Amazingly, a video of the whole demo can be seen HERE while Pics4painting is another site run by Hashim and Marie Antoniou
Hashim gave us demos of two very contrasting scenes, both worked from his own photos, and using a range of flat Daler-Rowney brushes [working down from 2.5" in size] and a fully loaded round palette of Amsterdam acrylics [which come in both a 'standard' and an 'expert' range].
Firstly Hashim produced his impressions of a rather chaotic shanty town scene [see below] which he interpreted loosely and vibrantly.
He began with combinations of colour [deep violet, phthalo green, yellow ochre, magenta ...] loaded liberally onto his 2.5" brush, deliberately avoiding over-blending and instead allowing a certain natural streaking of the colours onto his stretch canvas.
The original photo
The slide show (right) shows the interplay of adding, alternately, lighter elements, and darker touches, working with progressively finer brushes - but never small 'detail' brushes.
This is a picture of a lifestyle not a work of portraiture.
Hashim enjoys working against the clock; doing so raises the sense of immediacy [and his heart-rate!].
He used to work more realistically but became tired of the 'neatness' preferring to work somewhere between impressionism and expressionism.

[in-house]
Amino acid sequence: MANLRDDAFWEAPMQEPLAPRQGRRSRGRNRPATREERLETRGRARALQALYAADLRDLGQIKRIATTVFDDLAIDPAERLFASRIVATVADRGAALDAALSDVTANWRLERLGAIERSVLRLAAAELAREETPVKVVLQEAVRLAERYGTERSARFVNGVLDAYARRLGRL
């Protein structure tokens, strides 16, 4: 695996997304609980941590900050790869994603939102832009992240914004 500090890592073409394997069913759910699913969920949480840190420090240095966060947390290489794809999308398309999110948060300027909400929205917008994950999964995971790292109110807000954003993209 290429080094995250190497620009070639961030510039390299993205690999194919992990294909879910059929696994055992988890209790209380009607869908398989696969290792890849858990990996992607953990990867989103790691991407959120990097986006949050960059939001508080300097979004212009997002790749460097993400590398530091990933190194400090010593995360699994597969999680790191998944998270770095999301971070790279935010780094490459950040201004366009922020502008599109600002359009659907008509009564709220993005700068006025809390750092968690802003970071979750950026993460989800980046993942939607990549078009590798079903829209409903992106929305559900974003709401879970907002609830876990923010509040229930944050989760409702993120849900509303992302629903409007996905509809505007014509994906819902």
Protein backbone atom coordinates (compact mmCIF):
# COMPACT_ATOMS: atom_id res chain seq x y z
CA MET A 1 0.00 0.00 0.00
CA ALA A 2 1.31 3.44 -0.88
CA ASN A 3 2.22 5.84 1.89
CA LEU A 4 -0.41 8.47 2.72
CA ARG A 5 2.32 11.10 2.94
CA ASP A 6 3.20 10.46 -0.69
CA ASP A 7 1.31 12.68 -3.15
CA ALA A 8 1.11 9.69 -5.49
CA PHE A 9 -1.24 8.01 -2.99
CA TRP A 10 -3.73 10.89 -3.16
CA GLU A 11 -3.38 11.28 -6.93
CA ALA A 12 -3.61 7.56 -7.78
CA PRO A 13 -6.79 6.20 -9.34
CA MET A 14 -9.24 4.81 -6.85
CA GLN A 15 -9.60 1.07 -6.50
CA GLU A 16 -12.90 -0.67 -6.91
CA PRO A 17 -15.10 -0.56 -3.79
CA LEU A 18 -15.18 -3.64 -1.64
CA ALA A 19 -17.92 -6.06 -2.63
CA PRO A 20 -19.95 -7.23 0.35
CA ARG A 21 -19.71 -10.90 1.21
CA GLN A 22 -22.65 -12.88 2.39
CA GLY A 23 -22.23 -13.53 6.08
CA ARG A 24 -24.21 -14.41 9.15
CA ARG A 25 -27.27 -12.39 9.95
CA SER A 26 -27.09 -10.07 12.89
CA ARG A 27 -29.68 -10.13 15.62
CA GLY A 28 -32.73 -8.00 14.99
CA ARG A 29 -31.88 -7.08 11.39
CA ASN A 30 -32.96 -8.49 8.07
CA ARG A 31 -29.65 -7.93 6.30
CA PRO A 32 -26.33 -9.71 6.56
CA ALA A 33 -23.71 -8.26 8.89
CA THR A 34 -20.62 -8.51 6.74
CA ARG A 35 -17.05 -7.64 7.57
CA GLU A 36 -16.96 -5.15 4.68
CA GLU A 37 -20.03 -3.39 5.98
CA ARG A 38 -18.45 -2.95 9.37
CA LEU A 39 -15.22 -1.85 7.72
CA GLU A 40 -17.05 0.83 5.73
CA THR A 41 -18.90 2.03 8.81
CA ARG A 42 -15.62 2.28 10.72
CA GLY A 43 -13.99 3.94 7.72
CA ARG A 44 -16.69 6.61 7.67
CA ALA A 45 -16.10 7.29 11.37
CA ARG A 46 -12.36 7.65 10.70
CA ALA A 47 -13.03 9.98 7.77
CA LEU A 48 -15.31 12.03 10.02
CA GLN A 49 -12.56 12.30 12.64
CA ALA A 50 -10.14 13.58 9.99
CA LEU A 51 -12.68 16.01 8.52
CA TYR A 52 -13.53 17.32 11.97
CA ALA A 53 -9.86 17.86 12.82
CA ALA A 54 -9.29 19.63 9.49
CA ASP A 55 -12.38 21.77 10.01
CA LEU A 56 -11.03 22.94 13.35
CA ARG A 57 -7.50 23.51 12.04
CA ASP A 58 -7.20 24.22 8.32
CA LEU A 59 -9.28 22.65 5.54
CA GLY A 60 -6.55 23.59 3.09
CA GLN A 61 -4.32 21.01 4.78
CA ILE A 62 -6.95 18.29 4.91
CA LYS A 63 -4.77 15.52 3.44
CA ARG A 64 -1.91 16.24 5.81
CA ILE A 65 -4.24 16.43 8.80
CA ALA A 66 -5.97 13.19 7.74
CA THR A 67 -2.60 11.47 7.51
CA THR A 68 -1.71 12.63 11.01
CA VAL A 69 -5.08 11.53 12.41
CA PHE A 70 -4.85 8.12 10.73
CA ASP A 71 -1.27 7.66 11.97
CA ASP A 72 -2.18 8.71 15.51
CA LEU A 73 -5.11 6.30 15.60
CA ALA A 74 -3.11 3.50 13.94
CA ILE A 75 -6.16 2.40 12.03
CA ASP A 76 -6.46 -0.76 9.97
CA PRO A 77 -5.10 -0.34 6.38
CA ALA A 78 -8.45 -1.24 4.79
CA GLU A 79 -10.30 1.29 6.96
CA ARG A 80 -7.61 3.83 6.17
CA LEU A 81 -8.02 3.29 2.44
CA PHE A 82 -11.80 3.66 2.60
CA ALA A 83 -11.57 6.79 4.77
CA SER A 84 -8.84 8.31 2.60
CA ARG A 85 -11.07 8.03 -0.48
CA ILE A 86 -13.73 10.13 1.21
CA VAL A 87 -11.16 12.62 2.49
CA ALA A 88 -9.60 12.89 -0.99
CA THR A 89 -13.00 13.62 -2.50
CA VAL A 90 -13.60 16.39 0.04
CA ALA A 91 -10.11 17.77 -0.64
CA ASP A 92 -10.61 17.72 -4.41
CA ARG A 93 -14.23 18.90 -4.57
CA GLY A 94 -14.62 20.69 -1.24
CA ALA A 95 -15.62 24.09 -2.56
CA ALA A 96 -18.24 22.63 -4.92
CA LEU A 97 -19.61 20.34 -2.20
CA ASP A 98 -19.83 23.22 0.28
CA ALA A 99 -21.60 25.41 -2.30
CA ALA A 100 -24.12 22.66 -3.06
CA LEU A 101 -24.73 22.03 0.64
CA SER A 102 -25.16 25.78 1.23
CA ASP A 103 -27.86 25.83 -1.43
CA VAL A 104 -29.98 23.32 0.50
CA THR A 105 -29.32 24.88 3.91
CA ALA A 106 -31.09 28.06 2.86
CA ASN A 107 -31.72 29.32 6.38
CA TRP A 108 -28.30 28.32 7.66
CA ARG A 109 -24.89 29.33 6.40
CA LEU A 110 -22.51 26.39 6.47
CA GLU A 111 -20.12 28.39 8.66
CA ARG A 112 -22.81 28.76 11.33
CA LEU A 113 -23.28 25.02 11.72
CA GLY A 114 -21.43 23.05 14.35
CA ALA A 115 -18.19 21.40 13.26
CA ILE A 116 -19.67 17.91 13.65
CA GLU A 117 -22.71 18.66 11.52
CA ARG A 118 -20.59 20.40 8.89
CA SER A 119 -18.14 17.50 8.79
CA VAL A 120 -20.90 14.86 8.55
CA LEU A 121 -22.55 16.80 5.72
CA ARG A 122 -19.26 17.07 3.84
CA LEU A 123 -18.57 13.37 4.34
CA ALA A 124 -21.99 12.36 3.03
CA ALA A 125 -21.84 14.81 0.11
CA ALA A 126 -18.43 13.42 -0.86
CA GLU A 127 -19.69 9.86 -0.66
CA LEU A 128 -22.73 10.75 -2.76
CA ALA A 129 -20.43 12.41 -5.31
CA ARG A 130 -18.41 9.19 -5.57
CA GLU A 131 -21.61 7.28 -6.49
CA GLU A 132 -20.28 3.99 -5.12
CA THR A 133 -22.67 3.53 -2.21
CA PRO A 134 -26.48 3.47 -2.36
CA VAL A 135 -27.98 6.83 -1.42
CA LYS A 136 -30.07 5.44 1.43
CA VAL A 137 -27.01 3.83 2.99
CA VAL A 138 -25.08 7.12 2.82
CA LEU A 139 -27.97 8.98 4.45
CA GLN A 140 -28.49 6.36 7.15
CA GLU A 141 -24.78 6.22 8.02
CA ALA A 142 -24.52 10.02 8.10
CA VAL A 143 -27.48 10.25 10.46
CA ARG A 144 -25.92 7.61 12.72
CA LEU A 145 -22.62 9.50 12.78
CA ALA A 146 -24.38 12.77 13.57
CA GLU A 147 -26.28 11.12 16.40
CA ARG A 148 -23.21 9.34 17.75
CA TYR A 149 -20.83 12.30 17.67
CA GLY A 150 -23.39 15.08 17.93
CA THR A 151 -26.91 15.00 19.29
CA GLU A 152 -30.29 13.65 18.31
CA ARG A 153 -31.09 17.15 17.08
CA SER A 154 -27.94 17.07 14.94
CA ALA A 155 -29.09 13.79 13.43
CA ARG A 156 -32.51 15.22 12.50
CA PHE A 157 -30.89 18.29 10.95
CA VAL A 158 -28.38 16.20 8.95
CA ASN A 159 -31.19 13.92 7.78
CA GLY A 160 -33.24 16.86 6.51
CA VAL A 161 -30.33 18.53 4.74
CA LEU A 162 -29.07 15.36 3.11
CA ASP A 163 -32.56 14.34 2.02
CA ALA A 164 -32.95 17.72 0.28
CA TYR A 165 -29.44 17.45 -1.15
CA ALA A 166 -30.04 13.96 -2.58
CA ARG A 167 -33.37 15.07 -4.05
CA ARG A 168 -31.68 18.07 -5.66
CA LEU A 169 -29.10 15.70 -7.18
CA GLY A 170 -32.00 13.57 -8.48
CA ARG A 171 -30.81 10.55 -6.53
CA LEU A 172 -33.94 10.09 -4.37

A measure of abstraction is also more engaging for many who wish to see work going beyond simple representation however skilfully executed. His latter style is also more popular with many galleries, where a 'jigsaw picture' treatment may be judged a little too chocolate-boxy.
Hashim's second picture is of the bridge at Bradford-on-Avon (see left) and is more pastoral in mood.
He sometimes uses a straight edge for creating architectural straight edges, dragging the paint away from the edge, but at the same time he prefers to avoid extended unbroken lines, such as the top of the bridge, so as to create a more 'relaxed' feel.
The 'grey' bridge was created from cobalt blue, white and burnt sienna but after establishing that feature he changed to a clean brush loaded with orange and yellow ochre to create perhaps the key marks of the whole picture, the area of sunlight in the arch of the bridge.
Below the bridge area there was room to create interesting marks with phthalo blue, turquoise, brilliant blue, and phthalo green.
We all need our drawing skills, but Hashim asked us to consider 'drawing' directly with the actual brush marks of paint, thereby creating a better sense of immediacy.
The above-bridge area was built up with more care to edges, shadow walls, considered brush-corner dabs for windows etc, an impressionistic townscape skillfully emerging element by element.
(see slideshow below.)